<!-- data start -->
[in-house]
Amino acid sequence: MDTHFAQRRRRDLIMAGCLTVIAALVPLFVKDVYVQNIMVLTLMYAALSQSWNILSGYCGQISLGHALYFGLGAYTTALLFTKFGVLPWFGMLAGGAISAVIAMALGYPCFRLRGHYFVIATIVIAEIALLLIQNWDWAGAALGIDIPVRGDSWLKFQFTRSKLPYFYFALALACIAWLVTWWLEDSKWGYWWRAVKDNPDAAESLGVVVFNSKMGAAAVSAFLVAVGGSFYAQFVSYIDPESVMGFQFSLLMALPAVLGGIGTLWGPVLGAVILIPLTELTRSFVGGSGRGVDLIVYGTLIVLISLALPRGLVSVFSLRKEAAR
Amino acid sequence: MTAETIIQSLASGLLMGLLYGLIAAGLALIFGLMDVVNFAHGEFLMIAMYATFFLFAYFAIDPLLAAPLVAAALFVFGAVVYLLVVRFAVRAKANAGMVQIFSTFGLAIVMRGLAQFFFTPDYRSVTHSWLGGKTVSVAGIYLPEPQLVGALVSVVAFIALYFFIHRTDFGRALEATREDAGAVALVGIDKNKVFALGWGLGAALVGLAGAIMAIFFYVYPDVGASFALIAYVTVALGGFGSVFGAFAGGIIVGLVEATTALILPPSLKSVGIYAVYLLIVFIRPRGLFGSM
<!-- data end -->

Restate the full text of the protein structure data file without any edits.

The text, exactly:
[in-house]
Amino acid sequence: MDTHFAQRRRRDLIMAGCLTVIAALVPLFVKDVYVQNIMVLTLMYAALSQSWNILSGYCGQISLGHALYFGLGAYTTALLFTKFGVLPWFGMLAGGAISAVIAMALGYPCFRLRGHYFVIATIVIAEIALLLIQNWDWAGAALGIDIPVRGDSWLKFQFTRSKLPYFYFALALACIAWLVTWWLEDSKWGYWWRAVKDNPDAAESLGVVVFNSKMGAAAVSAFLVAVGGSFYAQFVSYIDPESVMGFQFSLLMALPAVLGGIGTLWGPVLGAVILIPLTELTRSFVGGSGRGVDLIVYGTLIVLISLALPRGLVSVFSLRKEAAR
Amino acid sequence: MTAETIIQSLASGLLMGLLYGLIAAGLALIFGLMDVVNFAHGEFLMIAMYATFFLFAYFAIDPLLAAPLVAAALFVFGAVVYLLVVRFAVRAKANAGMVQIFSTFGLAIVMRGLAQFFFTPDYRSVTHSWLGGKTVSVAGIYLPEPQLVGALVSVVAFIALYFFIHRTDFGRALEATREDAGAVALVGIDKNKVFALGWGLGAALVGLAGAIMAIFFYVYPDVGASFALIAYVTVALGGFGSVFGAFAGGIIVGLVEATTALILPPSLKSVGIYAVYLLIVFIRPRGLFGSM